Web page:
Roberson has argued that the scandals make Smith unelectable in November, and he may have a point: With a FiveThirtyEight partisan lean1 of D+5, the district is winnable for Republicans, but a scandal-plagued or extreme Republican candidate could ensure it stays in Democratic hands. And Smith is both: In addition to the claims in the opposition research, she also attended Trump’s Jan. 6 rally and believes the 2020 election was stolen. Perhaps in reaction, the Congressional Leadership Fund — a super PAC close to House Minority Leader Kevin McCarthy — is spending $584,000 on a TV ad attacking Smith. With no public polls of the primary, though, either candidate could still win.
Races to watch: U.S. Senate; 7th, 8th and 17th congressional districts; governor
Polls close: 8 p.m. Eastern
Pennsylvania’s Republican primary for U.S. Senate started off with an embarrassment for Trump; will it end that way too? With the retirement of Republican Sen. Pat Toomey, who voted to convict Trump for his role in inciting the Jan. 6 Capitol attack, the former president doubtlessly saw an opportunity to replace Toomey with a loyalist, and this past September, he endorsed Army veteran Sean Parnell, his close ally. However, in November, Parnell’s estranged wife testified that Parnell had choked her and hit their children, and he dropped out of the race shortly thereafter, leaving behind a fractured Republican field.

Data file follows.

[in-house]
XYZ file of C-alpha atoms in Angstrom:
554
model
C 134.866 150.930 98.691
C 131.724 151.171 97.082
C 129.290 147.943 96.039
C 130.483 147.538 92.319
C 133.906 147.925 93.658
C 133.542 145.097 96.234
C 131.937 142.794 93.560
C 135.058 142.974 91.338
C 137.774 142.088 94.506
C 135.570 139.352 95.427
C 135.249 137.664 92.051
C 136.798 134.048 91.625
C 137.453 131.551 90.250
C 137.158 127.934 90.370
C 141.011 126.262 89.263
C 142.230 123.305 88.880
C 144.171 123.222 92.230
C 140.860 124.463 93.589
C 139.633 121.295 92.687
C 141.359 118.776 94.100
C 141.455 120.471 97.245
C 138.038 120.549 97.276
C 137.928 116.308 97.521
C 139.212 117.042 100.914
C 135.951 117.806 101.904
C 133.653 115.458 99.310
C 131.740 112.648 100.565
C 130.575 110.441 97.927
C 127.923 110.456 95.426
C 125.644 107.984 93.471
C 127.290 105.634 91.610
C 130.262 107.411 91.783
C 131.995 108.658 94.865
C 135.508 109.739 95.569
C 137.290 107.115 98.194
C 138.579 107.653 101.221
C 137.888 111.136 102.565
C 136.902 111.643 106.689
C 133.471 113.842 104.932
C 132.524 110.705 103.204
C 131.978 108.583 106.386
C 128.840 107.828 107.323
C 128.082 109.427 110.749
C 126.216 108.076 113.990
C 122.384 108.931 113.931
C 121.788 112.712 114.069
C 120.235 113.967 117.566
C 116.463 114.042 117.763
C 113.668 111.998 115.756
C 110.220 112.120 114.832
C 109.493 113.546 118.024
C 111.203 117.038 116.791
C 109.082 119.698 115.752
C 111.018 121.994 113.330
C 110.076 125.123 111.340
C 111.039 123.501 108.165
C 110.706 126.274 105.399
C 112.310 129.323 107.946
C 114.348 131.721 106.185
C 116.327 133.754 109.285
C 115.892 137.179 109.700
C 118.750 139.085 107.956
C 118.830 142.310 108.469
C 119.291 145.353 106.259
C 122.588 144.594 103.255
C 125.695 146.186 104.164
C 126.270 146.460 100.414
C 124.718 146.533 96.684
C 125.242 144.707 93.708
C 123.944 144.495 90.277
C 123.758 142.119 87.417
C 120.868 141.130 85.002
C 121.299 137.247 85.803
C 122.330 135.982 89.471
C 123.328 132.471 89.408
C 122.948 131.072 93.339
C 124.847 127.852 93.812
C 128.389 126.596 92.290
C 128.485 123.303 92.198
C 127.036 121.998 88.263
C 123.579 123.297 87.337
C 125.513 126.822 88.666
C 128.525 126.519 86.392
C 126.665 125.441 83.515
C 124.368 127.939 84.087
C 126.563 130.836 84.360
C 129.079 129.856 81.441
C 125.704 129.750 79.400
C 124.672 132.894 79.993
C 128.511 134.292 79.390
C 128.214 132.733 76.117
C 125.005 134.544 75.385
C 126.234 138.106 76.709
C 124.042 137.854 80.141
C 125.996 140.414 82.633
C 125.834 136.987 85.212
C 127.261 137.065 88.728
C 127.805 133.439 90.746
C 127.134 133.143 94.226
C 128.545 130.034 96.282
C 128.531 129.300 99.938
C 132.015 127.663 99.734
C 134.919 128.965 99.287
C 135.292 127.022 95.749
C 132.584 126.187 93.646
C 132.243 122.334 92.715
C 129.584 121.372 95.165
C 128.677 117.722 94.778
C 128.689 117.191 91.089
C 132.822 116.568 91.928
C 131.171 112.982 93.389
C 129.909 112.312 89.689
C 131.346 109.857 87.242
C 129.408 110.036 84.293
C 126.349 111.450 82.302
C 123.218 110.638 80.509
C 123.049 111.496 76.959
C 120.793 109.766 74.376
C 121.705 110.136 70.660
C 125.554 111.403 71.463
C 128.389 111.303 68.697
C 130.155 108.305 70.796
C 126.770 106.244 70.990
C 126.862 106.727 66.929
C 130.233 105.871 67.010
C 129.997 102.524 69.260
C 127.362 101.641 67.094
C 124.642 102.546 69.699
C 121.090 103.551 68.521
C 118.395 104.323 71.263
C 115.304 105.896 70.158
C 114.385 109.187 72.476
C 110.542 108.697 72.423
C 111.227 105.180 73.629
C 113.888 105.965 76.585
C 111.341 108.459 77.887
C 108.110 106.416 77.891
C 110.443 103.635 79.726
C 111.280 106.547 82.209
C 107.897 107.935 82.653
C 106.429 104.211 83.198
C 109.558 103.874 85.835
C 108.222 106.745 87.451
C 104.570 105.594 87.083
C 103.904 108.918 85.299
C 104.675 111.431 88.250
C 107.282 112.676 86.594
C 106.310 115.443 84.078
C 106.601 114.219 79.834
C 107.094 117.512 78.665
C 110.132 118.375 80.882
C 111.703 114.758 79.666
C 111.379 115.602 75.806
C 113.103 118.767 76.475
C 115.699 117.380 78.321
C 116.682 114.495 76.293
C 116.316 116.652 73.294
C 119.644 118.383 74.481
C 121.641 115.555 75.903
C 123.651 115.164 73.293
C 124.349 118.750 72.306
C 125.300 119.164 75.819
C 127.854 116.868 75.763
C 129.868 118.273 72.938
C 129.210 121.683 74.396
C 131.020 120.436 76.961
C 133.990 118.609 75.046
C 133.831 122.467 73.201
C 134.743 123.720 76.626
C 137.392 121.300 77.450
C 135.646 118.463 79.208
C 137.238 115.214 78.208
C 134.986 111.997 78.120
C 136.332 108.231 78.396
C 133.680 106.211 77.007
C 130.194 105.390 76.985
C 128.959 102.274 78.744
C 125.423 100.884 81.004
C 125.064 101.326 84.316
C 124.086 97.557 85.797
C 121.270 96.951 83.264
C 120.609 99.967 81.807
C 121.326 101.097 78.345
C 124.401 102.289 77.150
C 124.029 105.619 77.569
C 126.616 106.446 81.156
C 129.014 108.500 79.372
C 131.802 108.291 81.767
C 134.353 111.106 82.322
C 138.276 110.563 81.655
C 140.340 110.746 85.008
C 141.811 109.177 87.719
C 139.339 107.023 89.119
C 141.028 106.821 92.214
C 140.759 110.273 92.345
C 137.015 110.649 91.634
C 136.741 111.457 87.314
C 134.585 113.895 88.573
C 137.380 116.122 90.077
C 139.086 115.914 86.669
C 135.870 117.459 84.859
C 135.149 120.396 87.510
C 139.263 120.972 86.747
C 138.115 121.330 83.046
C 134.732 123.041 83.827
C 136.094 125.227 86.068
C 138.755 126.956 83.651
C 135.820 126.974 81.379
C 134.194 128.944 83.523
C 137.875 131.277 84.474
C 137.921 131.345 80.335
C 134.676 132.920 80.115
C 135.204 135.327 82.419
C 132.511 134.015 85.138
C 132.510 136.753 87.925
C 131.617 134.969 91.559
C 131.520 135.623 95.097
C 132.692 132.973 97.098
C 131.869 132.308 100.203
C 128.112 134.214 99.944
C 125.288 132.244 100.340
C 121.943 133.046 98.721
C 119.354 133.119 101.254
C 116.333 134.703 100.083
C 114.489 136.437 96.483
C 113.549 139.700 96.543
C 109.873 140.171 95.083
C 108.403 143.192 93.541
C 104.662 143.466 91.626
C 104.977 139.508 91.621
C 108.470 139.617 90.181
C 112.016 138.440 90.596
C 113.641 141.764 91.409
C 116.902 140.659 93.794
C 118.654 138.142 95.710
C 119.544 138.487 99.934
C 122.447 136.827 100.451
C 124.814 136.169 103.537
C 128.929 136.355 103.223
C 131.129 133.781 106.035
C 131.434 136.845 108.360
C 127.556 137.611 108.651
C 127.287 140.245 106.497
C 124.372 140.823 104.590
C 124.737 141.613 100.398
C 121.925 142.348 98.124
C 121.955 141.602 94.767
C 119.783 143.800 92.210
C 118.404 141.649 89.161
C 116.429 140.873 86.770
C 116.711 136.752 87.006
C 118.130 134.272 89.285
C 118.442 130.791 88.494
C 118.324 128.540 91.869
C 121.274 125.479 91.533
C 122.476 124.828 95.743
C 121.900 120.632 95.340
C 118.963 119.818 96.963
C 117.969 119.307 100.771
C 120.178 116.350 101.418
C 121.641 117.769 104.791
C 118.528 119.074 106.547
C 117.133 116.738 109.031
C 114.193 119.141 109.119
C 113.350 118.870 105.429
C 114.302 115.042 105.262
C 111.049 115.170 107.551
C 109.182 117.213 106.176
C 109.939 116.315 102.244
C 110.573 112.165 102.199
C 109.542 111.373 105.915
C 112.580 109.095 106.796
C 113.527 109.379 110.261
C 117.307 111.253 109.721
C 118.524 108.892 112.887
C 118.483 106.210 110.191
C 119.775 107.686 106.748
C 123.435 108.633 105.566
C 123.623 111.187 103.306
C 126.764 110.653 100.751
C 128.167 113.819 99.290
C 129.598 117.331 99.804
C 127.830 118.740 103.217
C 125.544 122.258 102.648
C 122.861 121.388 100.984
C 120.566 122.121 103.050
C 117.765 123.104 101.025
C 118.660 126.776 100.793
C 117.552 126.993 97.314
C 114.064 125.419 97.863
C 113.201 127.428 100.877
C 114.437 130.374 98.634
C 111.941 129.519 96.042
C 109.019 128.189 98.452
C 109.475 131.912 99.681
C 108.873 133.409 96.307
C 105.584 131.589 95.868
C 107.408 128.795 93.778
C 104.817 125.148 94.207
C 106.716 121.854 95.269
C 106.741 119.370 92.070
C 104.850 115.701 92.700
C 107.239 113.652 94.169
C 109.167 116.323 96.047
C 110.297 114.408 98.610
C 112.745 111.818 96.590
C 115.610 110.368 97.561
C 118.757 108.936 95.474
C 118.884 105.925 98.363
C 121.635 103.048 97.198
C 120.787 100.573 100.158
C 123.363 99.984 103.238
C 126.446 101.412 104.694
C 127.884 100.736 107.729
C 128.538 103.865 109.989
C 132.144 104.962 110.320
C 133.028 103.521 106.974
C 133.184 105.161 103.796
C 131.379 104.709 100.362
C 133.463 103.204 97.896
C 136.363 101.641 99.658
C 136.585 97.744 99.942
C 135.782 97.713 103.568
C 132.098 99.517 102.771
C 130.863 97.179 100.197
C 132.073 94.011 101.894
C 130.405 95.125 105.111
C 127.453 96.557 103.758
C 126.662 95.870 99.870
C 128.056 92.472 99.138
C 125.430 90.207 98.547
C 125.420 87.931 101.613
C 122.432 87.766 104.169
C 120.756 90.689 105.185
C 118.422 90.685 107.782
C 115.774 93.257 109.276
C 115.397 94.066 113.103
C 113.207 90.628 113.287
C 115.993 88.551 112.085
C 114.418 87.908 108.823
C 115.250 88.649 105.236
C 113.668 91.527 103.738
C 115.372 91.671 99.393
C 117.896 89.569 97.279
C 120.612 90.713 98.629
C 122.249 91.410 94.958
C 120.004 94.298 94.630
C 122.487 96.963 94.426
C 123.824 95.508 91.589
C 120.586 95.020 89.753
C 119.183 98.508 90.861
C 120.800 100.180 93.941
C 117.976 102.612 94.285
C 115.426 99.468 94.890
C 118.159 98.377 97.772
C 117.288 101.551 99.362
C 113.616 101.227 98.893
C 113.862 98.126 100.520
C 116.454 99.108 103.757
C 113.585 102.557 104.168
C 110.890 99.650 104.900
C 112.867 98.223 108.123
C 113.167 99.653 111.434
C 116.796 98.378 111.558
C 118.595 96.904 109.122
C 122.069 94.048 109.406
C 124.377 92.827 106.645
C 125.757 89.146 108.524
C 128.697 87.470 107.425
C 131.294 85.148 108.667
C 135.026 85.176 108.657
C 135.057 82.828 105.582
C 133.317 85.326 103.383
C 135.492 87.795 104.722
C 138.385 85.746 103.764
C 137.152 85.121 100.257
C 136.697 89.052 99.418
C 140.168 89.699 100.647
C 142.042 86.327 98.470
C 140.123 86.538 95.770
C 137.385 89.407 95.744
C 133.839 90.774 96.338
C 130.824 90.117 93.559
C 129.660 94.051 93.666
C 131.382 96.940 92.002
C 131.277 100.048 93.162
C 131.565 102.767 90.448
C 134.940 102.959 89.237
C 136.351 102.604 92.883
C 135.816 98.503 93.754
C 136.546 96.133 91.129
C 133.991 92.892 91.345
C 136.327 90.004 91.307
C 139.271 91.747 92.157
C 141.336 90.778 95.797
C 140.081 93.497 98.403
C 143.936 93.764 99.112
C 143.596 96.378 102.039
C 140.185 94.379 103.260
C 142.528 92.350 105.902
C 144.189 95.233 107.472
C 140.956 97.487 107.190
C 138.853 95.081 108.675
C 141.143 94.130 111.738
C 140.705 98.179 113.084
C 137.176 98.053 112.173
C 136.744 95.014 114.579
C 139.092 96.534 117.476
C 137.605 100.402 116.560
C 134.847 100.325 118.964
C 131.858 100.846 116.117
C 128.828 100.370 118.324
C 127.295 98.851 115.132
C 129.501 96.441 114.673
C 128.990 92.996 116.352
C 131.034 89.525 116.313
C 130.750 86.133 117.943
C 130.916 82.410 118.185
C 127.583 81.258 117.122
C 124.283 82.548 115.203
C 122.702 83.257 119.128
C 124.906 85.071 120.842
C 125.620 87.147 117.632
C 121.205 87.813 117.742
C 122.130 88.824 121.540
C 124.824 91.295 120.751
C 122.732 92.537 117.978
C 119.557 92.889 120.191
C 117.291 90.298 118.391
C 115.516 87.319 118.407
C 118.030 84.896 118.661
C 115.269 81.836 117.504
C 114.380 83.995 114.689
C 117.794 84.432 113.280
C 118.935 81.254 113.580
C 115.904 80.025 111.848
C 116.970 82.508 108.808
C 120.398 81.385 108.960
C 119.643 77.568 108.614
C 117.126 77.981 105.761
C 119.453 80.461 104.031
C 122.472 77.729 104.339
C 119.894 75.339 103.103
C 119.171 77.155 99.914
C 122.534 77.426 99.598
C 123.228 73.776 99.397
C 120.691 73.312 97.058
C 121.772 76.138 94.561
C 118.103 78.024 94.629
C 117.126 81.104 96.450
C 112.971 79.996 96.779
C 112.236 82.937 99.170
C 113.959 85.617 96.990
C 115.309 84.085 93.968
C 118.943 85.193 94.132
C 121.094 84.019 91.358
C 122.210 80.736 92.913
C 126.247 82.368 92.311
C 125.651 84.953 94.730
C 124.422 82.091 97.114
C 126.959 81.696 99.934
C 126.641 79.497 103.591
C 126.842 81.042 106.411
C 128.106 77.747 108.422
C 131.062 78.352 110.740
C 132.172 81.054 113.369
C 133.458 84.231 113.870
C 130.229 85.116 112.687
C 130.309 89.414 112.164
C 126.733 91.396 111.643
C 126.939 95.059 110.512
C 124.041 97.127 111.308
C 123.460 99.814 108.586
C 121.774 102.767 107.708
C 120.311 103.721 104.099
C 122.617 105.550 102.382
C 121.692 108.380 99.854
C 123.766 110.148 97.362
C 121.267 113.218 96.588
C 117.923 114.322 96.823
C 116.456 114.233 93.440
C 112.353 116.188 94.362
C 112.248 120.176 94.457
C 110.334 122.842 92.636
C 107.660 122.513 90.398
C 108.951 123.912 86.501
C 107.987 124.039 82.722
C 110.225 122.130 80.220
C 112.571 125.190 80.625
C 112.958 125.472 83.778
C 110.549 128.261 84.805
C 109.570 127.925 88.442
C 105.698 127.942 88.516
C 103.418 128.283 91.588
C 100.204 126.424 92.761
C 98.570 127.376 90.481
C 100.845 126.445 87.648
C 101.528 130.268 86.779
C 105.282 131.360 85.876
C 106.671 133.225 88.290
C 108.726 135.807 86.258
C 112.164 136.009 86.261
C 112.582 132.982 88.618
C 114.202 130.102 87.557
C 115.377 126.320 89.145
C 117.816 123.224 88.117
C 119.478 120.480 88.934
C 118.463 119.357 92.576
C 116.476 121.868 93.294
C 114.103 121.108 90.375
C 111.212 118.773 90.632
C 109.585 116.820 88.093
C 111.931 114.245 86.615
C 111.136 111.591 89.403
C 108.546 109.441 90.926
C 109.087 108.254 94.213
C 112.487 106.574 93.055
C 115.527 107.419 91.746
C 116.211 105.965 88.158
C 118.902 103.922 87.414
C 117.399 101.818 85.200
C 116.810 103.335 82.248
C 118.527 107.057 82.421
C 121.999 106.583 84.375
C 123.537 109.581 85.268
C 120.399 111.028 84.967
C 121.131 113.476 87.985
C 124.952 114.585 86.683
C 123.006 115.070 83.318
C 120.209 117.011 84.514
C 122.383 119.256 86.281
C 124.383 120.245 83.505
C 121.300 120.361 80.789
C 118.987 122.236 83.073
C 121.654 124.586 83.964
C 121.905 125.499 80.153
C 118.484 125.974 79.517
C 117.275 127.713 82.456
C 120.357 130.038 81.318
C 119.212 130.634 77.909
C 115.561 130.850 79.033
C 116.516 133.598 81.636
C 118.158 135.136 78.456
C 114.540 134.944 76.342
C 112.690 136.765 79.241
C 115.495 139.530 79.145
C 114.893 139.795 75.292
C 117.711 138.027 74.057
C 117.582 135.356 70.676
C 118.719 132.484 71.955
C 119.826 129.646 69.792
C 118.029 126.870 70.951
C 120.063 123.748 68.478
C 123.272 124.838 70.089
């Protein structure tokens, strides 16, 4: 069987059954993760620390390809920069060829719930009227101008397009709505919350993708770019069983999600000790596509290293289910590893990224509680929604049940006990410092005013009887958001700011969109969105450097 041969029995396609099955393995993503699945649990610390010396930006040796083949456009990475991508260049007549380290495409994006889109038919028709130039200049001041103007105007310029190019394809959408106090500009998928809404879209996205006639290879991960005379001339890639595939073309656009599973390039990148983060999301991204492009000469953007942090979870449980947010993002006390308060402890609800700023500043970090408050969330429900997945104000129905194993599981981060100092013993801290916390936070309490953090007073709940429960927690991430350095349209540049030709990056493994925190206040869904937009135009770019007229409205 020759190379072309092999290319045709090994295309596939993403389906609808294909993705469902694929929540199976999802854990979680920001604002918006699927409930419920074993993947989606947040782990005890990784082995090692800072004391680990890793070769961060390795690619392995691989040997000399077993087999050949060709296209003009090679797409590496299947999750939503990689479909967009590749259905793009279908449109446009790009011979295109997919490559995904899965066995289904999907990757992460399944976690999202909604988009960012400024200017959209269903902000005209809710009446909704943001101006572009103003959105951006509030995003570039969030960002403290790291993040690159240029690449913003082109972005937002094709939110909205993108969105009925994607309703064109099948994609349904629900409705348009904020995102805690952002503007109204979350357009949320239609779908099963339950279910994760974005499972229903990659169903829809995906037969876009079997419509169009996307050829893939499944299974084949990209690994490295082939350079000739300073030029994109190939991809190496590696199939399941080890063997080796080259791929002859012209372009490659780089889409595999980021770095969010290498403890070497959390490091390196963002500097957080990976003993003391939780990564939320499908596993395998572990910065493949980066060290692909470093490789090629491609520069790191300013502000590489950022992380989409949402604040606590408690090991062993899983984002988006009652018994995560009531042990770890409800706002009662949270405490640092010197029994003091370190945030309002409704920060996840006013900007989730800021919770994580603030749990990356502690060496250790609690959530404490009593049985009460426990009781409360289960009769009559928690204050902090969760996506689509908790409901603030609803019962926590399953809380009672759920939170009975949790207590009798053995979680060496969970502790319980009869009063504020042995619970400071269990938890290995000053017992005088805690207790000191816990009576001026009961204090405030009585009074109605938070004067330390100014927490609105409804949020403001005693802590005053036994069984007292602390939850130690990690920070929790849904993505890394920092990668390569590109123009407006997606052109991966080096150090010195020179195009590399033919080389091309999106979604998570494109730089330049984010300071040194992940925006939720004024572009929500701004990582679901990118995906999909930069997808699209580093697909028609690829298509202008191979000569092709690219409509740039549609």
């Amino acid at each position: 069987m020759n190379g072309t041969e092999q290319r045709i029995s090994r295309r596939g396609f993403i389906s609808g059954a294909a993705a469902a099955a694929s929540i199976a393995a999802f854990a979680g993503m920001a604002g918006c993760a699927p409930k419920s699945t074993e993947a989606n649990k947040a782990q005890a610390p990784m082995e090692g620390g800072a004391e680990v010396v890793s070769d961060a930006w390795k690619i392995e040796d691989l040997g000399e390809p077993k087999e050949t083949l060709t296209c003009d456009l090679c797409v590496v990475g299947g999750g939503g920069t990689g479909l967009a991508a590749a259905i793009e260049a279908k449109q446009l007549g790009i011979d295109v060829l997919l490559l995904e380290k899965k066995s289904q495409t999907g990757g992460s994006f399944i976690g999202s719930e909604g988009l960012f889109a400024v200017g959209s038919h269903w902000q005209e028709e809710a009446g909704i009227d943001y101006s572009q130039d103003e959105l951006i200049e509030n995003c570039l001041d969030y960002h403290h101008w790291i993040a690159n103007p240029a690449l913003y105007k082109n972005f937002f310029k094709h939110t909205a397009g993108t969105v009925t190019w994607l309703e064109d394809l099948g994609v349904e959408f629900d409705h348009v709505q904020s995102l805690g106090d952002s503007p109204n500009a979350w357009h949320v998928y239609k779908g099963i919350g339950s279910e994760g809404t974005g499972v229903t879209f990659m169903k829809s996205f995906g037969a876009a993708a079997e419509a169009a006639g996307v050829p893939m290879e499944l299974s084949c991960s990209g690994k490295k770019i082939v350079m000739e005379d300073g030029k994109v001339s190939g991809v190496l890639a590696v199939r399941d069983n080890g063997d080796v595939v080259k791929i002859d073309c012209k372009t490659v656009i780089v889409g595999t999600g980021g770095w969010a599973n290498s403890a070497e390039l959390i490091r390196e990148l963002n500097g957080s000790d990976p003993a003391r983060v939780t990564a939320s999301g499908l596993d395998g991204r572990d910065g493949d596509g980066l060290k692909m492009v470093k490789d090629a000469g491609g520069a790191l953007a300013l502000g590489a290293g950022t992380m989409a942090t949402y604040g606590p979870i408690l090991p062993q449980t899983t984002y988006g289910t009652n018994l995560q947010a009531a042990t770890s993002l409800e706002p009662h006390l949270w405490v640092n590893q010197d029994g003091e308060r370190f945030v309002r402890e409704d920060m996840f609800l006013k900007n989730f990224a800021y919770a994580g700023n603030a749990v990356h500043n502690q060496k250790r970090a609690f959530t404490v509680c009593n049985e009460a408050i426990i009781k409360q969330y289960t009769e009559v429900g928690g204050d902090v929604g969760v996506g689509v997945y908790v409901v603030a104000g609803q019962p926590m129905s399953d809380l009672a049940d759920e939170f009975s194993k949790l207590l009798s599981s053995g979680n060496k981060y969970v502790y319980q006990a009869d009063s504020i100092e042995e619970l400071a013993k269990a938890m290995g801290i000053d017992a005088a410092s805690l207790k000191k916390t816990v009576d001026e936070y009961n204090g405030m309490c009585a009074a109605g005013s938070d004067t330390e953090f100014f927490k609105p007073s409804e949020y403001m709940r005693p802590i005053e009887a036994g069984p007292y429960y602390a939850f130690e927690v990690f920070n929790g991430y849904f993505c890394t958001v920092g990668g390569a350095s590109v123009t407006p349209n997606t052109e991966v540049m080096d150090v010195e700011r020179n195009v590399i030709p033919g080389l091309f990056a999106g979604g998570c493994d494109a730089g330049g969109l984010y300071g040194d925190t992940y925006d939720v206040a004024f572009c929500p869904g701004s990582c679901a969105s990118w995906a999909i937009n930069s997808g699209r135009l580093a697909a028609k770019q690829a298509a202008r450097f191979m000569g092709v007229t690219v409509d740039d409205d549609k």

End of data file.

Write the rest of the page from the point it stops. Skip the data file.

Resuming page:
Celebrity physician Mehmet Oz emerged as the next front-runner, thanks in part to his big ad buys. Trump has also endorsed him, but interestingly, that hasn’t sewn up the race. Oz has had trouble persuading Pennsylvania Republicans that he is truly one of them. According to a May 3-7 poll from Fox News, 46 percent of the state’s Republican primary voters viewed him unfavorably, compared with just 45 percent who viewed him favorably.
That could be partially because Oz has previously spoken out against abortion restrictions, called for stricter gun control laws and encouraged masking to stop the spread of COVID-19 (though he now embraces more conservative positions). A longtime resident of New Jersey, he also moved to Pennsylvania only in late 2020. Oz, who would be the first Muslim U.S. senator, has also had his loyalty to the U.S. questioned because of his dual U.S.-Turkey citizenship (he says he would renounce his Turkish citizenship if he were to win).